Larry is a UK resident US citizen and is a sole director and shareholder of a small business. The business was set up as a UK limited company, which completed financial accounts and Form CT600, paying UK Corporation Tax at a rate of 19%. He had heard about the complications that US citizens can face when they are owners of foreign corporations, and so came to Buzzacott for specialist advice.
In the US, the limited company is treated as a corporate entity, much like the UK, and in general you are only personally taxed on the dividend distributions from the company, assuming you don’t take a salary. However, since 2018 there has also been a potential GILTI tax to consider too. GILTI tax is an additional tax on US owners of foreign companies (see below for more information on GILTI). There is scope in the US to make a ‘check the box’ election on Form 8832, which allows you to change the classification of the business from that of a corporation to a disregarded entity. The change in classification would result in the net income from the business being subject to US taxation on Schedule C of your personal tax return and taxed at your ordinary rate of income tax, as if you were self-employed.
Should Larry ‘check the box’?
In order for Larry to make an informed decision as to whether or not it would be beneficial for him to ‘check the box’, we provided him with projective and comparative calculations based on his expected future revenue income, as well as cash extraction needs. We also took into consideration the US and UK tax implications on the exit strategy of the company and analysed his personal tax position, specifically his use of foreign tax credits, and provided Larry with a detailed report of our findings. Practical guidance, such as making the company year-end on 31 December to tie it up with the US tax year end, was also given.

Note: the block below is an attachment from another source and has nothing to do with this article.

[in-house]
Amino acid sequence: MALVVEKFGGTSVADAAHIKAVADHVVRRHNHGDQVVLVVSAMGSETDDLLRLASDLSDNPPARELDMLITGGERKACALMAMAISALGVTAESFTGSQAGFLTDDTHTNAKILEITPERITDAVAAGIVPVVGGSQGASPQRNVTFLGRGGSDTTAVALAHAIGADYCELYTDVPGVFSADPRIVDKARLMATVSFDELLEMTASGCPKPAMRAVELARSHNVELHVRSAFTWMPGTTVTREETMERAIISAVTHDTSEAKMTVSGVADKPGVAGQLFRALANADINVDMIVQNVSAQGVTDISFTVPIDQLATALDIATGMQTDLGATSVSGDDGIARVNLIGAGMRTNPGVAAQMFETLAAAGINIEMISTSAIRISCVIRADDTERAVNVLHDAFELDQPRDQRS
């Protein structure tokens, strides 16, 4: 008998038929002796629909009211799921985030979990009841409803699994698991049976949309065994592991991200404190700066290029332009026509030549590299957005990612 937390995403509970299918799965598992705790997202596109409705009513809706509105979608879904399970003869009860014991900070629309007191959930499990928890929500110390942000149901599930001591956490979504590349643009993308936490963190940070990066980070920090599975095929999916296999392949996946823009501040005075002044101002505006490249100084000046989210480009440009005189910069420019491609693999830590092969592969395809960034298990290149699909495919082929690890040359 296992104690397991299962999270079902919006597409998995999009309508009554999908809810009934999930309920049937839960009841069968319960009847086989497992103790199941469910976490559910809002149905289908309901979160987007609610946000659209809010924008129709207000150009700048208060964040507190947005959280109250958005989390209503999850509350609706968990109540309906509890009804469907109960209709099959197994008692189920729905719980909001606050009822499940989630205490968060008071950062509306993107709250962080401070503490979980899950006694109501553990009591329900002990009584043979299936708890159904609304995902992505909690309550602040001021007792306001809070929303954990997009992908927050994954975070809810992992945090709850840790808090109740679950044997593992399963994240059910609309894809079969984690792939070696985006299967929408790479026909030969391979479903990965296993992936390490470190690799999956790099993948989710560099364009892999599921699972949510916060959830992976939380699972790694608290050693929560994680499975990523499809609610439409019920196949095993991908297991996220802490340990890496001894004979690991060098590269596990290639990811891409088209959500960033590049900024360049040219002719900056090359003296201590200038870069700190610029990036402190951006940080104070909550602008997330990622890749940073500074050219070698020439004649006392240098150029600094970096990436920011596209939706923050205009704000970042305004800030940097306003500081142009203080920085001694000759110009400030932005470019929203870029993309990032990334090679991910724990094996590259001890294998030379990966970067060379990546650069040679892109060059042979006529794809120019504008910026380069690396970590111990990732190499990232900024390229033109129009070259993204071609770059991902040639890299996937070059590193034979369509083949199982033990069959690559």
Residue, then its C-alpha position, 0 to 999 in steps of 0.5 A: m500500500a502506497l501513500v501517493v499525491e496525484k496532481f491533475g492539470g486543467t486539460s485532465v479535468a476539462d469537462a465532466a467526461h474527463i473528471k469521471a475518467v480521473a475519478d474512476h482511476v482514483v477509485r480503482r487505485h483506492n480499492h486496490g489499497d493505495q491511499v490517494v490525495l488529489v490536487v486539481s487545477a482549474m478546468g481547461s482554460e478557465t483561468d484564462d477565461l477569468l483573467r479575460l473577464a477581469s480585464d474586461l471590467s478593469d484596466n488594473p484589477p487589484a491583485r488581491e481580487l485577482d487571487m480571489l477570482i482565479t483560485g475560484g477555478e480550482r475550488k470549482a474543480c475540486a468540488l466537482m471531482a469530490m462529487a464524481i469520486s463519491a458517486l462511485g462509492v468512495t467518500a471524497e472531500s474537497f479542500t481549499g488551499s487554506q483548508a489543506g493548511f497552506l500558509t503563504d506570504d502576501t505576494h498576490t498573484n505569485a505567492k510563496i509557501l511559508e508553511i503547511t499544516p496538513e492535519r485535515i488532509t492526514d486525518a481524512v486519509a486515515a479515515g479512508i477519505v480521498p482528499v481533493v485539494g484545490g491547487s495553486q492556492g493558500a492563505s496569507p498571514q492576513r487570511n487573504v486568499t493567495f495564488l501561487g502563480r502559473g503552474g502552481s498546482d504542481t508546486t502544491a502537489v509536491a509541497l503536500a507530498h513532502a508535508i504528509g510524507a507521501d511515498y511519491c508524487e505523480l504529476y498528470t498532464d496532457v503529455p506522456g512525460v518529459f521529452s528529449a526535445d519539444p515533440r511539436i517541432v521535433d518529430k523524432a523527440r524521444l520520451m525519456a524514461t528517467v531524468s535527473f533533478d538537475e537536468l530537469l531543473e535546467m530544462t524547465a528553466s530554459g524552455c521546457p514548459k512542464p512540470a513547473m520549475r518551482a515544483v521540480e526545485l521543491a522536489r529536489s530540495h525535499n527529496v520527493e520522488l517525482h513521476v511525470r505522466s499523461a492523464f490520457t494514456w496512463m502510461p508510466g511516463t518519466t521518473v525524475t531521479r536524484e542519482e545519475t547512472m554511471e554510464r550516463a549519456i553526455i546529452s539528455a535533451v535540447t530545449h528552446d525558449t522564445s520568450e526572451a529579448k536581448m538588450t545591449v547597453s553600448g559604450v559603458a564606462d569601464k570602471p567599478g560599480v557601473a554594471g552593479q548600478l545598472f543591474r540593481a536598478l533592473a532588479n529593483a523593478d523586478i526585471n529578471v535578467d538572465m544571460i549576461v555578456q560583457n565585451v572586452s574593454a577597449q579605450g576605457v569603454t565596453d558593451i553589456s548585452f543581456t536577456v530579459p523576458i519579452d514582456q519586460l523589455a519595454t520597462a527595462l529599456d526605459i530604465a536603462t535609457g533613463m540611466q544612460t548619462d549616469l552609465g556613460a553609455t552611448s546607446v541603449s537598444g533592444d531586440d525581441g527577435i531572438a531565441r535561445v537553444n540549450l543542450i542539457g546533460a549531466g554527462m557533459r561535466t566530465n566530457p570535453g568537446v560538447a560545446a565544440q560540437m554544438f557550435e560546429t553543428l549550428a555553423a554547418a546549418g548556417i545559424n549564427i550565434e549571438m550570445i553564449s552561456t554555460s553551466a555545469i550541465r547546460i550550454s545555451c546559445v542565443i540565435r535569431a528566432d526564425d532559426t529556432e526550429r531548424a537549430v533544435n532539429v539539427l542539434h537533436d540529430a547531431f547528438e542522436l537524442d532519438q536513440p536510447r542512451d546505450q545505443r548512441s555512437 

Our tailored report enabled Larry to make an informed decision regarding the most suitable method of reporting the UK limited company in the US. For Larry, this meant that the ‘check the box’ election was the most appropriate course of action.
As well as the potential tax savings, Larry’s decision also took into consideration the burden of additional compliance costs when reporting the UK limited company. We recommended the one off filing of Form 8832 entity classification form (‘check the box’) , and the yearly reporting of Form 8858 ‘information return of US person with respect to foreign disregarded entities’, which is essentially a simplified version of Form 5471.
The change in classification of the entity also removed the need to worry about any complex Passive foreign investment company (PFIC), Subpart F Income Tax and GILTI tax rules (*see below for more information on these).
The exit strategy from the company was a key element in the decision making as the client wanted to retain the benefit of the Entrepreneurs’ Relief for capital gains purposes in the UK. This is the reduced Capital Gains Tax rate of 10%, which would normally be irrelevant given the US long-term Capital Gains Tax rate of 20% and the additional 3.8% Net Investment Income Tax (NIIT) potentially due. The 'check-the box' strategy could potentially result in no US Capital Gains tax due, therefore retaining the benefit of a 10% tax rate on the disposal of the business.
Our straightforward report took on a holistic approach, taking into consideration the tax consequences for the life of the company, and gave a well-rounded and simplified account of the potential results by comparing the various routes our client could take. This format helped eliminate any unnecessary stress and ultimately made the decision making process simpler and more efficient.
No matter what our clients come to us with, we take the time to fully understand their current position and goals and therefore tailor our advice specifically to their needs.